Sarty has very specific scenes of becoming an adult and against the nature of his father that he could possibly become. The family had moved twelve times due to his father's proclivity to start fires and burn down barns ("twelve movings.") But the very last time that the father had asked Sarty to get a can of oil, in paragraph 89, Sarty had decided that enough was enough. He had thought o himself that he could "keep on" running from his father at the very last moment in which his father had asked his help in trying to burn down de Sapin's barn. He also thought to himself that "[he] could run on and on and never look back" and escape his evil father's ways and make a fresh start for himself.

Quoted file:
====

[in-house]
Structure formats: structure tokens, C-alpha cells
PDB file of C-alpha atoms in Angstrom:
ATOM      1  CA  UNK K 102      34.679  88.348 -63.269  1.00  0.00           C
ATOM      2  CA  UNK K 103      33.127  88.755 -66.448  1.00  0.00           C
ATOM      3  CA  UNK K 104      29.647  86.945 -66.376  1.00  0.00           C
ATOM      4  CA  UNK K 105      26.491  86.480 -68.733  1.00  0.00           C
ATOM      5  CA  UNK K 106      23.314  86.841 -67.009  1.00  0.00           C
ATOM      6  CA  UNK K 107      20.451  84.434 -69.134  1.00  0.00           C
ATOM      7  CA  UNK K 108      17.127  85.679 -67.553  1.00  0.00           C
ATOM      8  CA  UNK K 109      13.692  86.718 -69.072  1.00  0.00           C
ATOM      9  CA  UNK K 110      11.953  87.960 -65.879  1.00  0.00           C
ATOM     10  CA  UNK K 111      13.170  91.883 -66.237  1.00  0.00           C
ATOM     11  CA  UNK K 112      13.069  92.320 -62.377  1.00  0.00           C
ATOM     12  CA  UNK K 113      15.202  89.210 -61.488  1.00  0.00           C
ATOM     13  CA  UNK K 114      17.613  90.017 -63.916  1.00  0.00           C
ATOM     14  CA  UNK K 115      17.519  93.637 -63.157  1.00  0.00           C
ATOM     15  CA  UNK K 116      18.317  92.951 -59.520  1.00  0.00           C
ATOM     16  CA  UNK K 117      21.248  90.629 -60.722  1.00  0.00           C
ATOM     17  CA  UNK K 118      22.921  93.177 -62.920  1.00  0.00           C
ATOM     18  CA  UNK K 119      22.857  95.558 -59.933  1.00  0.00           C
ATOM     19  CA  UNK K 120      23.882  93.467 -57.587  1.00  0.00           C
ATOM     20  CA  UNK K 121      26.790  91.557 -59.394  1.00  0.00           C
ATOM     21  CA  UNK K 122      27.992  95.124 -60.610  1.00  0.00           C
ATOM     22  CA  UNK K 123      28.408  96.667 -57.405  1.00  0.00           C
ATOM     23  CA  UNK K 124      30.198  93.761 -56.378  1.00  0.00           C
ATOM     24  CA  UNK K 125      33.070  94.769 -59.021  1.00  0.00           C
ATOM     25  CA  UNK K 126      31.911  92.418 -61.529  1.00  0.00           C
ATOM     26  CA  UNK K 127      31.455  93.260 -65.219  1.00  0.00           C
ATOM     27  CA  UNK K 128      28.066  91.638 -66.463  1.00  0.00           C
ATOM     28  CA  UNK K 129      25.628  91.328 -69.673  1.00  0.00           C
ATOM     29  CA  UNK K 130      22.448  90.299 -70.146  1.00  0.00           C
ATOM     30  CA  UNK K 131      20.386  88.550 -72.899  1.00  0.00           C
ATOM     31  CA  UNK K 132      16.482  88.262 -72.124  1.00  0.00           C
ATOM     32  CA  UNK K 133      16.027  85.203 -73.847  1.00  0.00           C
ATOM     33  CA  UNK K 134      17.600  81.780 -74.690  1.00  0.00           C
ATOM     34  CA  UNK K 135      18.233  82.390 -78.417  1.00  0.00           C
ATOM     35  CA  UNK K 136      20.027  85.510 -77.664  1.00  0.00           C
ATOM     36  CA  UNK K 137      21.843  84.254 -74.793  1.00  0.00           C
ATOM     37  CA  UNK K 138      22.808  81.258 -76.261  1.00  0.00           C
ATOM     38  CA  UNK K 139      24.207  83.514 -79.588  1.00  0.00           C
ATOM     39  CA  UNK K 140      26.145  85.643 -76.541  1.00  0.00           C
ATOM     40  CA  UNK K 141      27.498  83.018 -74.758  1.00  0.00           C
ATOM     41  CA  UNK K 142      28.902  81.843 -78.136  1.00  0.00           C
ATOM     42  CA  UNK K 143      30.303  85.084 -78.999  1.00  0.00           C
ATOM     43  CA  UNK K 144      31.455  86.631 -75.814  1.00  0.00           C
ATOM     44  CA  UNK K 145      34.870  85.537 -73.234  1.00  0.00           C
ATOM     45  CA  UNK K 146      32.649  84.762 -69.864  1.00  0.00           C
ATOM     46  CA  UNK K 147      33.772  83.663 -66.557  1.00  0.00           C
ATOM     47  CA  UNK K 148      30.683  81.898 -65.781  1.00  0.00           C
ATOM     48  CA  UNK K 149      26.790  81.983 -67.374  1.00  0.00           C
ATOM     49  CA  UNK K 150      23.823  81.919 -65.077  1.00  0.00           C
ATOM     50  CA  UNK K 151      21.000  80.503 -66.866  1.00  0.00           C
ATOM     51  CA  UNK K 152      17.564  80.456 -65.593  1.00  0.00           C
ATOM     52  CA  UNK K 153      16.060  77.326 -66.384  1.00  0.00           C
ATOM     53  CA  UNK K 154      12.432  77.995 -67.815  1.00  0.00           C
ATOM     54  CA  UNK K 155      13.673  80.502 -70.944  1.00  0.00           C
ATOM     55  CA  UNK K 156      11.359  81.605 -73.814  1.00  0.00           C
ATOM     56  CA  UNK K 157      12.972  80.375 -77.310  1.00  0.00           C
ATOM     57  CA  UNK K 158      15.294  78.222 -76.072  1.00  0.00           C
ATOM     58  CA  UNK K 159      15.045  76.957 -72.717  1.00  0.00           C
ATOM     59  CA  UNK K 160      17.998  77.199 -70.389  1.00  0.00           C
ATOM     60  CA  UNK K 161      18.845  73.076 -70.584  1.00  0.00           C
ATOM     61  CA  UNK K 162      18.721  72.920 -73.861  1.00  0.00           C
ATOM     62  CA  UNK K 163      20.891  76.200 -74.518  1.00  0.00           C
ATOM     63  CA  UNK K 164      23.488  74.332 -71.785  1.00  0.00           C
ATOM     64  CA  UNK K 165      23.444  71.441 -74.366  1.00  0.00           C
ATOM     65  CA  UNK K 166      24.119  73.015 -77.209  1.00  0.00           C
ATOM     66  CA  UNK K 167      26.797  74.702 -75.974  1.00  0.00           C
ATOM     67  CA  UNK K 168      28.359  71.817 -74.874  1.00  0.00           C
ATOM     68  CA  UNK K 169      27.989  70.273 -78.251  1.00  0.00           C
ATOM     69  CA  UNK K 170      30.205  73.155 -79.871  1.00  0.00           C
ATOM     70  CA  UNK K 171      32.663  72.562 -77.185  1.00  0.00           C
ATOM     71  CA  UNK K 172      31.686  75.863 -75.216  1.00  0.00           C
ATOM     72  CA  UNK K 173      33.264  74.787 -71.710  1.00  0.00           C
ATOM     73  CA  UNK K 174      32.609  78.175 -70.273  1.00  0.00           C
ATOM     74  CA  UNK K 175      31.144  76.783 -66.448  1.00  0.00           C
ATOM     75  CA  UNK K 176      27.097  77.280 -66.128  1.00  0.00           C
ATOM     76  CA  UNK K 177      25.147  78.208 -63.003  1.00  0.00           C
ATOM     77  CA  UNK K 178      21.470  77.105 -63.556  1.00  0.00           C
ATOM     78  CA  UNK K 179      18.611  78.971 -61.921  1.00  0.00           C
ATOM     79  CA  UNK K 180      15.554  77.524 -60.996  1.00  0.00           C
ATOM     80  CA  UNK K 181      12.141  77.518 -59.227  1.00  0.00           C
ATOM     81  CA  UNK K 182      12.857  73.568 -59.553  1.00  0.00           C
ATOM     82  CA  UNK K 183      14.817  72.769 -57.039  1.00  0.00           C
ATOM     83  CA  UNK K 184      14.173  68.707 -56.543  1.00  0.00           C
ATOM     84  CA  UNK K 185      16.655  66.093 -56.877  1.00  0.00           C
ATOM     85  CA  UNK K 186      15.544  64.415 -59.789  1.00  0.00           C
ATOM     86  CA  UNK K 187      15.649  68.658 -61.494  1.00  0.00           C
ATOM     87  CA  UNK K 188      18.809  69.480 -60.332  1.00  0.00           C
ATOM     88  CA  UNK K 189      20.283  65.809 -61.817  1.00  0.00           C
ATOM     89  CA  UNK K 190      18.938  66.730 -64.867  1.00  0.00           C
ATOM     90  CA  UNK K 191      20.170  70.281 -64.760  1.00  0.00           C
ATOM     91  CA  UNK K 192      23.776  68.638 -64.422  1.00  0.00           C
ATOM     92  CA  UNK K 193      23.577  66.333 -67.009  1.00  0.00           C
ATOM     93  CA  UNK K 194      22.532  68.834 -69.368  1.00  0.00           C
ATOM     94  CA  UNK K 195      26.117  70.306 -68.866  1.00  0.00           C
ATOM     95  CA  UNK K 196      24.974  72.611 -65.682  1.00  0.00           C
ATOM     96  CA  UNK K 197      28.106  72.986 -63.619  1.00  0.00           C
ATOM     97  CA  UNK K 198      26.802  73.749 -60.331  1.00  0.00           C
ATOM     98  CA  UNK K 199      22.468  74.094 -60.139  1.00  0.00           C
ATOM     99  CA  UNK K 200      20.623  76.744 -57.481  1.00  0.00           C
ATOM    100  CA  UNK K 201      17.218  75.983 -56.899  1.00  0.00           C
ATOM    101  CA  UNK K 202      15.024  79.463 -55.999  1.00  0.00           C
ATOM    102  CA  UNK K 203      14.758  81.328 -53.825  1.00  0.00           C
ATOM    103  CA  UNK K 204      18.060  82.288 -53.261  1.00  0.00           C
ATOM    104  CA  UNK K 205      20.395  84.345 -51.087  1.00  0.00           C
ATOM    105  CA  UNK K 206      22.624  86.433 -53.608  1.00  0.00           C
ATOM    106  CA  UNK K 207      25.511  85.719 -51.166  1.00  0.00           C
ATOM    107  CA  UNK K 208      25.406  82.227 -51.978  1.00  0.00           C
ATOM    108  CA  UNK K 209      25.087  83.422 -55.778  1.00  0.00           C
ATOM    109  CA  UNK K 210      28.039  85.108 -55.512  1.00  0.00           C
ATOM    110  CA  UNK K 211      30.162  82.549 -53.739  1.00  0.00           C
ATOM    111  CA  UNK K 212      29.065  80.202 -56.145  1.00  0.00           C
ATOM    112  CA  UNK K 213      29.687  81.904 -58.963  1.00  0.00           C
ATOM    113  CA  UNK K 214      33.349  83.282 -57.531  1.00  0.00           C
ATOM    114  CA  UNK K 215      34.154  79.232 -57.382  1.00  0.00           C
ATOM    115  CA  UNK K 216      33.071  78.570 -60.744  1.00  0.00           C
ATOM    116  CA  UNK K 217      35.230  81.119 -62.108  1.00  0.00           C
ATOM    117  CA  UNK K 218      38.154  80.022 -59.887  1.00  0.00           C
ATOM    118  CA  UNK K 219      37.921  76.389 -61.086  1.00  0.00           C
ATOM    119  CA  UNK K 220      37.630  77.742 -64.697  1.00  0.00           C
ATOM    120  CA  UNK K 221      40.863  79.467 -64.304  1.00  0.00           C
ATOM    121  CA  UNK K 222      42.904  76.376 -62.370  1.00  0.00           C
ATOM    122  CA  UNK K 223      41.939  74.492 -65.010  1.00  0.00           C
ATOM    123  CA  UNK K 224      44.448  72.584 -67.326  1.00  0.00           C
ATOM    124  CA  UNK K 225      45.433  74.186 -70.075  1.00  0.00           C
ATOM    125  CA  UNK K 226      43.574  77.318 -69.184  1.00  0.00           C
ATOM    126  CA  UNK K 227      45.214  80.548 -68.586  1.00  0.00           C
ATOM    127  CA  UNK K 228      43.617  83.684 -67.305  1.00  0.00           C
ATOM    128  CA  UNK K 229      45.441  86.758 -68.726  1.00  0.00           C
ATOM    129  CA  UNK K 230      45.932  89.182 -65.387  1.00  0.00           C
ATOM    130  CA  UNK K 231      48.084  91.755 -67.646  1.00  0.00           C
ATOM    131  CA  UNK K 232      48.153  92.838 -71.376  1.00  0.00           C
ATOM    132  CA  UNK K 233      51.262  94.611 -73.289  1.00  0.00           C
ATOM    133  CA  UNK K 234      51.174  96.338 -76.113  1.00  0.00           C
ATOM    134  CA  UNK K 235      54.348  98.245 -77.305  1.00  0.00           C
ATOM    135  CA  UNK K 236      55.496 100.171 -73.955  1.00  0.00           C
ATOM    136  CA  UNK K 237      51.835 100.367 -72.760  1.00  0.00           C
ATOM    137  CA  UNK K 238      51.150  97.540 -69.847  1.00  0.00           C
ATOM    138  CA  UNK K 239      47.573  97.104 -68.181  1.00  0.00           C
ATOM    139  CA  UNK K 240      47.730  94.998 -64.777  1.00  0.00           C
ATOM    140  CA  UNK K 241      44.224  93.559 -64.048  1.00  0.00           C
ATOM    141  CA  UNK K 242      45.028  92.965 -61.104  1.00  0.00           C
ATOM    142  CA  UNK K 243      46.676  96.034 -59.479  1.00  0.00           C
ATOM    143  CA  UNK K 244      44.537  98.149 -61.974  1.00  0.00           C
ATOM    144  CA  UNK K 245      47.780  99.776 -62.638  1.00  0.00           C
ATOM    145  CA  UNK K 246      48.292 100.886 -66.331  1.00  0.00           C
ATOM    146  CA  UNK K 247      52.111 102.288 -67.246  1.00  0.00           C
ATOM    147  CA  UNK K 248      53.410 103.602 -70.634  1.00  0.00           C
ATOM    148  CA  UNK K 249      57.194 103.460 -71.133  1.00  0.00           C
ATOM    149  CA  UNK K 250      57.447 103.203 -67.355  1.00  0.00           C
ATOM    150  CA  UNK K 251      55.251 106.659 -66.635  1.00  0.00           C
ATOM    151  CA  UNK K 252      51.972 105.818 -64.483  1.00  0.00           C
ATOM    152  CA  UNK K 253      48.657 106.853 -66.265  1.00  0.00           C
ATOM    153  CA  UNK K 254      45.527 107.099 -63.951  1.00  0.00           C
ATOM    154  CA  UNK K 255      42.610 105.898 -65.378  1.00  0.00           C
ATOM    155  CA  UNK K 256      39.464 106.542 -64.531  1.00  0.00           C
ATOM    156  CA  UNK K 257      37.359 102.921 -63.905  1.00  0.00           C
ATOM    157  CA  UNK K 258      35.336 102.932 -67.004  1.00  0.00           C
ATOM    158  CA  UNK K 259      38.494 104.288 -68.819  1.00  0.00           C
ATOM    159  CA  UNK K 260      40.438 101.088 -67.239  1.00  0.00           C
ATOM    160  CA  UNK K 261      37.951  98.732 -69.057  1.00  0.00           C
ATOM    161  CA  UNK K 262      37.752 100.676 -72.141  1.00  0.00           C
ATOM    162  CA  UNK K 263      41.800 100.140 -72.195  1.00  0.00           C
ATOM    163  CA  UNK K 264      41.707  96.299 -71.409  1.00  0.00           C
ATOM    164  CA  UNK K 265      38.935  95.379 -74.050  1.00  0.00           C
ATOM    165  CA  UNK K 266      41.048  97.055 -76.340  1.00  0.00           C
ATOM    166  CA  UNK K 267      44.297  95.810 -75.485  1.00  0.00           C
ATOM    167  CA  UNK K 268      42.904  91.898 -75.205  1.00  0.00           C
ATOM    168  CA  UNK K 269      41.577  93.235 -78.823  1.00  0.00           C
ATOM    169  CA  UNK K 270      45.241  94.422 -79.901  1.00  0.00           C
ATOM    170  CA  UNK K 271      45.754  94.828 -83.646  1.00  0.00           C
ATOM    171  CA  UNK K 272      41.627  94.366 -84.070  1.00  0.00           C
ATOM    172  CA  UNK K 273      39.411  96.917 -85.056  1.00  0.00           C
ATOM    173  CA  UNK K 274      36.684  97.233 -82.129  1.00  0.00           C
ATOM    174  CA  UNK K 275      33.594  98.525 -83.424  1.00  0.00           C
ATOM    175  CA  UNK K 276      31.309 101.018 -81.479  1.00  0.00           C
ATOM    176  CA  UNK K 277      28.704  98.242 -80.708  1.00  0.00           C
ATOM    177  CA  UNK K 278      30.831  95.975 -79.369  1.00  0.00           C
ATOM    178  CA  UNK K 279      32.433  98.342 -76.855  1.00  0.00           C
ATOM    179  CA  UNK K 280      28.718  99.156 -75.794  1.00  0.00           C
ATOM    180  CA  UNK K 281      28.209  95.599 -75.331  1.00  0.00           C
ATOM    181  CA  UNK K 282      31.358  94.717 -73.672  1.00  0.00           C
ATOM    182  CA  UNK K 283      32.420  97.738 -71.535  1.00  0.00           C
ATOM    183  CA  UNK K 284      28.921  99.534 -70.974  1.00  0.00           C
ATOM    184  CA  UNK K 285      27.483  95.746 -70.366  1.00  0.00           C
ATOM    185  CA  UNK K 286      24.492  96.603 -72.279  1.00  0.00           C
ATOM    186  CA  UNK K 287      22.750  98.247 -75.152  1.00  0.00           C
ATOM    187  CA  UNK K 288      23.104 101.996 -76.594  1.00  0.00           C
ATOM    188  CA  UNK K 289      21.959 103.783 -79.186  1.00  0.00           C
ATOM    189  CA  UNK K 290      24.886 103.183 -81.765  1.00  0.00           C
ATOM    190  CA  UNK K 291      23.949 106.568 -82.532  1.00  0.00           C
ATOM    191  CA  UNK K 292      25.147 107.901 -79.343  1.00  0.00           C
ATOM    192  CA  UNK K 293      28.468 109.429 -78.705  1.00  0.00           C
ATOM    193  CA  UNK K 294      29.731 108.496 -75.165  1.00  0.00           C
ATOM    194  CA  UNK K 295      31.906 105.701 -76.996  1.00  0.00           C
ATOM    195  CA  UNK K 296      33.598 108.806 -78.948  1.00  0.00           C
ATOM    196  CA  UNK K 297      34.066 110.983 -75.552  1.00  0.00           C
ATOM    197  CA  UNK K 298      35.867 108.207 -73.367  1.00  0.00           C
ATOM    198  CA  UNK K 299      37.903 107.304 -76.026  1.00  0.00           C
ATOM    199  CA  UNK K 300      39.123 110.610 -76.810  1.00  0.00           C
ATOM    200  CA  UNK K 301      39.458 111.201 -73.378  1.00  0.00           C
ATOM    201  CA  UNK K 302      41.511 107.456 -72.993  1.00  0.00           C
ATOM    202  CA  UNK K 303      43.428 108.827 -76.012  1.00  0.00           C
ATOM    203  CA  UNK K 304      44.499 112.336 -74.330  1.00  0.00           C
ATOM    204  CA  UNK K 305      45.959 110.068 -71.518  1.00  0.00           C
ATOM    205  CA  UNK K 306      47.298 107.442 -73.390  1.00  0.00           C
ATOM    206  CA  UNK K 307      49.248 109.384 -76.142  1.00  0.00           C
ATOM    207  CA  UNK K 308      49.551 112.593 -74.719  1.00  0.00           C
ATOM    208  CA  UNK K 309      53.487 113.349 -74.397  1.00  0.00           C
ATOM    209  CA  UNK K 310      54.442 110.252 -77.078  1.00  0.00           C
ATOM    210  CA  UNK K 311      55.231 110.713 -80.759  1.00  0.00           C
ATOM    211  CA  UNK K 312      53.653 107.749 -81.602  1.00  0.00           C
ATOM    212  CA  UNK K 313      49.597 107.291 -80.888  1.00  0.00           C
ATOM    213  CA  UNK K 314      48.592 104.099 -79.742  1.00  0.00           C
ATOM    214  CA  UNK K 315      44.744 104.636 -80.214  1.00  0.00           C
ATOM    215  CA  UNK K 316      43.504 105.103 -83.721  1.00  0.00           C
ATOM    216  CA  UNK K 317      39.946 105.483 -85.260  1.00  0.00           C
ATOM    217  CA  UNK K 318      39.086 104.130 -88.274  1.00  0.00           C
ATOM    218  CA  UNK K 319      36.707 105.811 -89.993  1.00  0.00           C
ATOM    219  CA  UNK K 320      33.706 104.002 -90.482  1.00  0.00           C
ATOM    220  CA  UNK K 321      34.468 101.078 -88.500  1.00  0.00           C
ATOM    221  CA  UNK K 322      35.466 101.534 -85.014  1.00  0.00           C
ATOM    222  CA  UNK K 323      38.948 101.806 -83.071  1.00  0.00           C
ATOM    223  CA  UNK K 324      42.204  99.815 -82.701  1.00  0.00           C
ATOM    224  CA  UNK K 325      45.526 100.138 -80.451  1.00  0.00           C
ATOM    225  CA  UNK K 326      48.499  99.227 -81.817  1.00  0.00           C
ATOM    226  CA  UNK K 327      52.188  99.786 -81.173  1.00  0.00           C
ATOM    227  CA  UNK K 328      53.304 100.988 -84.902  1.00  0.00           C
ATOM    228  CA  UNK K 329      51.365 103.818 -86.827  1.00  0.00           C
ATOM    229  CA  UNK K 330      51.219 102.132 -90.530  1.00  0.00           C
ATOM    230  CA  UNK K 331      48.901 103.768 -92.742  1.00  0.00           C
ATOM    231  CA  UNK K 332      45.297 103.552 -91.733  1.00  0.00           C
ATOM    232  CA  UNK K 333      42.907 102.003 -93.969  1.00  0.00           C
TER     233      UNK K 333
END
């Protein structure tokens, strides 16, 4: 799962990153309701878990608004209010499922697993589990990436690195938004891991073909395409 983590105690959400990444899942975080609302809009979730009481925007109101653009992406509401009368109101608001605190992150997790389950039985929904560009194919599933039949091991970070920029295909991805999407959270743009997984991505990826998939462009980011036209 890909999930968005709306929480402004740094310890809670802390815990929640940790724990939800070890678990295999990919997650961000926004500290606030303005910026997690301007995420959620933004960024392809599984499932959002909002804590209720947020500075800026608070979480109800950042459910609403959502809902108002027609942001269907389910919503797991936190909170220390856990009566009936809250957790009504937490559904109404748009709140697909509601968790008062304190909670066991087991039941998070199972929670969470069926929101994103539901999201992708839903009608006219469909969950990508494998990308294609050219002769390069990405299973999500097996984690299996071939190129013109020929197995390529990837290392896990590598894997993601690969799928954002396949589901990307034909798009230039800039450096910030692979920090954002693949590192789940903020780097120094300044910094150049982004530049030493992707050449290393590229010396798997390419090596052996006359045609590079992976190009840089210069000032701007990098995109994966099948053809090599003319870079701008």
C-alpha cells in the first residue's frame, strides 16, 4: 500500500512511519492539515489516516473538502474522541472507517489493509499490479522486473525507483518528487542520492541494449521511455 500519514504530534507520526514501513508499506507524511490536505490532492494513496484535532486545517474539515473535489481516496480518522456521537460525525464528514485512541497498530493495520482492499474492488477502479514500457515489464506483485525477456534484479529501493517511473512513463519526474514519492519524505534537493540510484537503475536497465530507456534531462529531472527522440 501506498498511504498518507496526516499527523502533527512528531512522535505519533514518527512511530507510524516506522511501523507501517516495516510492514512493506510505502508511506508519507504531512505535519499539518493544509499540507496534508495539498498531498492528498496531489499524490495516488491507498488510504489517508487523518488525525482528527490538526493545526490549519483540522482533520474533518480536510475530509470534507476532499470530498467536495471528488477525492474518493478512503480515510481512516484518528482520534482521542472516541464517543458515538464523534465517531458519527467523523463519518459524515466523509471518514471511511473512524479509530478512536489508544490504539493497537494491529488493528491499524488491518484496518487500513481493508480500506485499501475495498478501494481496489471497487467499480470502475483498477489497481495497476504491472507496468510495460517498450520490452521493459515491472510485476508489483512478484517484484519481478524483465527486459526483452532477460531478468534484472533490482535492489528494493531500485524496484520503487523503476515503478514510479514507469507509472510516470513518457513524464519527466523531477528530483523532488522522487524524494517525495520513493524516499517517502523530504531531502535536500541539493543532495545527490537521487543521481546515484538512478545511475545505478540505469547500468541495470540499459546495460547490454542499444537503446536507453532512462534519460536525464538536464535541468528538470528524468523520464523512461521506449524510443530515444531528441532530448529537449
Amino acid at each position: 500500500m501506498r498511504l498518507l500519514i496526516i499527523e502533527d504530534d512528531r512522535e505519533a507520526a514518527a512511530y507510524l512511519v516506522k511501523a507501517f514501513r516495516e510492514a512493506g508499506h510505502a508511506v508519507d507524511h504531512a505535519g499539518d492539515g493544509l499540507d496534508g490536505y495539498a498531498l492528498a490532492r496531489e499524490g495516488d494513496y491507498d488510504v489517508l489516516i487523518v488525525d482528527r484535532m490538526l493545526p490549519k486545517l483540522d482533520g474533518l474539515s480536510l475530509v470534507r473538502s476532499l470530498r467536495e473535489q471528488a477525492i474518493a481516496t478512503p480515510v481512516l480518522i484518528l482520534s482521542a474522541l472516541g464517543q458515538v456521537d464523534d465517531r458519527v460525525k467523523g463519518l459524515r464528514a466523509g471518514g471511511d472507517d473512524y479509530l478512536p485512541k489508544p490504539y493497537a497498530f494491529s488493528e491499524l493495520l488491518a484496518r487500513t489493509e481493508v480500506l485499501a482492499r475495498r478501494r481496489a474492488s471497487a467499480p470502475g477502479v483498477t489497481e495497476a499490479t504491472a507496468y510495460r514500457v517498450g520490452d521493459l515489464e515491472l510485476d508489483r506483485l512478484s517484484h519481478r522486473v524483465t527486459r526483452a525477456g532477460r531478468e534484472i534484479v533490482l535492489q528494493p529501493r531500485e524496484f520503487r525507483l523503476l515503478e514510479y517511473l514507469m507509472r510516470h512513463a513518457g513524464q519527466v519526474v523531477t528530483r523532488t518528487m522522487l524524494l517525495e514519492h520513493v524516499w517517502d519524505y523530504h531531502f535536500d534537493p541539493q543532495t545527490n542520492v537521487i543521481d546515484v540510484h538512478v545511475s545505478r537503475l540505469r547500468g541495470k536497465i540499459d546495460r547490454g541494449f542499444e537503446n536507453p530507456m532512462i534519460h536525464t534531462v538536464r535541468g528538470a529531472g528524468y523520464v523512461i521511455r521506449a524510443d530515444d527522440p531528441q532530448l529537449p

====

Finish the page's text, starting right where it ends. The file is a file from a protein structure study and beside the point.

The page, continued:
Sarty also realizes in the end that after hearing a shot ring out, that perhaps his brother was shot but in crying out "Pap! Pap!" looking for his father, Sarty ends up tripping over his dead father's body in paragraph 108, and he immediately shouts out "Father! Father!" He moves from the boyish "pap" to the adult "father" and eulogizes him in such an altruistic way that Sarty has definitely matured throughout his ordeals with his father and his family.